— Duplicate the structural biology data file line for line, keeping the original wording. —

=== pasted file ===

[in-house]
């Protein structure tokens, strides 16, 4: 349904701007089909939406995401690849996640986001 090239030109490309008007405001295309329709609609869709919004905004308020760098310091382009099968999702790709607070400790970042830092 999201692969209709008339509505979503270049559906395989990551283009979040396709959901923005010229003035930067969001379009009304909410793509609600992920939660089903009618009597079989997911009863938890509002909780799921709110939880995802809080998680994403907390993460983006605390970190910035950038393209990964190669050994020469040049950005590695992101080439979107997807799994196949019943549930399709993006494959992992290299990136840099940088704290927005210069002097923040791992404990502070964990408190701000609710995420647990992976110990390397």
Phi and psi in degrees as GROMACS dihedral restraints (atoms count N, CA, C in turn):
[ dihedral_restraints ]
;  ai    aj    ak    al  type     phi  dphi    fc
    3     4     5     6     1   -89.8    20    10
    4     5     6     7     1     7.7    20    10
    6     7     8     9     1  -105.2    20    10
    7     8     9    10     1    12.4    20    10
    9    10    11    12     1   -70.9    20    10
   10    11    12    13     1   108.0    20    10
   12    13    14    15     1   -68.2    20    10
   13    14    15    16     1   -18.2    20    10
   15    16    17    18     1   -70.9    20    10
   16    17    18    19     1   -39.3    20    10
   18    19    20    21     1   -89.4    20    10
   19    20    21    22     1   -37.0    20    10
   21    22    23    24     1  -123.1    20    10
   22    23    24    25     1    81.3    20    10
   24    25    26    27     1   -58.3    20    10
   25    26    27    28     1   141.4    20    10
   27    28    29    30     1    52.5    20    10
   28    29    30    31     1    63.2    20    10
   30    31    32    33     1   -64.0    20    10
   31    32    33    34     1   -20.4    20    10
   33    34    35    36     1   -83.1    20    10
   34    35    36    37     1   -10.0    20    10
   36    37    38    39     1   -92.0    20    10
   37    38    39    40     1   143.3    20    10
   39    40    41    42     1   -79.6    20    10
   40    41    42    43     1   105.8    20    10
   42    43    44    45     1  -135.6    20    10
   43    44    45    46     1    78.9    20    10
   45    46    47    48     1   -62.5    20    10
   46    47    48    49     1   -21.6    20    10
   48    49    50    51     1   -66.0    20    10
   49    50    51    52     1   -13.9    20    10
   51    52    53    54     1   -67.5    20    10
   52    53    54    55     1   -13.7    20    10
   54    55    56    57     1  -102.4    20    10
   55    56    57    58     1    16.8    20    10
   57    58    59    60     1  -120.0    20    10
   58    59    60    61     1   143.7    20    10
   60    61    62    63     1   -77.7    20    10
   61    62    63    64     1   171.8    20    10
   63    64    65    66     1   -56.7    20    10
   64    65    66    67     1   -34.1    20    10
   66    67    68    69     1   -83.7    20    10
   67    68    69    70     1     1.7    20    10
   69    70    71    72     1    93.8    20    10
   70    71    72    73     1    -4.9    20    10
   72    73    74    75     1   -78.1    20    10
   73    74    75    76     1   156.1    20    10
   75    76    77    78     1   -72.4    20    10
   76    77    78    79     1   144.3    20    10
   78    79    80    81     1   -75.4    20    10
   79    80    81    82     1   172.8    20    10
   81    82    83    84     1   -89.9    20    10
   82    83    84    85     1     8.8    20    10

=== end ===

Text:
[in-house]
């Protein structure tokens, strides 16, 4: 349904701007089909939406995401690849996640986001 090239030109490309008007405001295309329709609609869709919004905004308020760098310091382009099968999702790709607070400790970042830092 999201692969209709008339509505979503270049559906395989990551283009979040396709959901923005010229003035930067969001379009009304909410793509609600992920939660089903009618009597079989997911009863938890509002909780799921709110939880995802809080998680994403907390993460983006605390970190910035950038393209990964190669050994020469040049950005590695992101080439979107997807799994196949019943549930399709993006494959992992290299990136840099940088704290927005210069002097923040791992404990502070964990408190701000609710995420647990992976110990390397």
Phi and psi in degrees as GROMACS dihedral restraints (atoms count N, CA, C in turn):
[ dihedral_restraints ]
;  ai    aj    ak    al  type     phi  dphi    fc
    3     4     5     6     1   -89.8    20    10
    4     5     6     7     1     7.7    20    10
    6     7     8     9     1  -105.2    20    10
    7     8     9    10     1    12.4    20    10
    9    10    11    12     1   -70.9    20    10
   10    11    12    13     1   108.0    20    10
   12    13    14    15     1   -68.2    20    10
   13    14    15    16     1   -18.2    20    10
   15    16    17    18     1   -70.9    20    10
   16    17    18    19     1   -39.3    20    10
   18    19    20    21     1   -89.4    20    10
   19    20    21    22     1   -37.0    20    10
   21    22    23    24     1  -123.1    20    10
   22    23    24    25     1    81.3    20    10
   24    25    26    27     1   -58.3    20    10
   25    26    27    28     1   141.4    20    10
   27    28    29    30     1    52.5    20    10
   28    29    30    31     1    63.2    20    10
   30    31    32    33     1   -64.0    20    10
   31    32    33    34     1   -20.4    20    10
   33    34    35    36     1   -83.1    20    10
   34    35    36    37     1   -10.0    20    10
   36    37    38    39     1   -92.0    20    10
   37    38    39    40     1   143.3    20    10
   39    40    41    42     1   -79.6    20    10
   40    41    42    43     1   105.8    20    10
   42    43    44    45     1  -135.6    20    10
   43    44    45    46     1    78.9    20    10
   45    46    47    48     1   -62.5    20    10
   46    47    48    49     1   -21.6    20    10
   48    49    50    51     1   -66.0    20    10
   49    50    51    52     1   -13.9    20    10
   51    52    53    54     1   -67.5    20    10
   52    53    54    55     1   -13.7    20    10
   54    55    56    57     1  -102.4    20    10
   55    56    57    58     1    16.8    20    10
   57    58    59    60     1  -120.0    20    10
   58    59    60    61     1   143.7    20    10
   60    61    62    63     1   -77.7    20    10
   61    62    63    64     1   171.8    20    10
   63    64    65    66     1   -56.7    20    10
   64    65    66    67     1   -34.1    20    10
   66    67    68    69     1   -83.7    20    10
   67    68    69    70     1     1.7    20    10
   69    70    71    72     1    93.8    20    10
   70    71    72    73     1    -4.9    20    10
   72    73    74    75     1   -78.1    20    10
   73    74    75    76     1   156.1    20    10
   75    76    77    78     1   -72.4    20    10
   76    77    78    79     1   144.3    20    10
   78    79    80    81     1   -75.4    20    10
   79    80    81    82     1   172.8    20    10
   81    82    83    84     1   -89.9    20    10
   82    83    84    85     1     8.8    20    10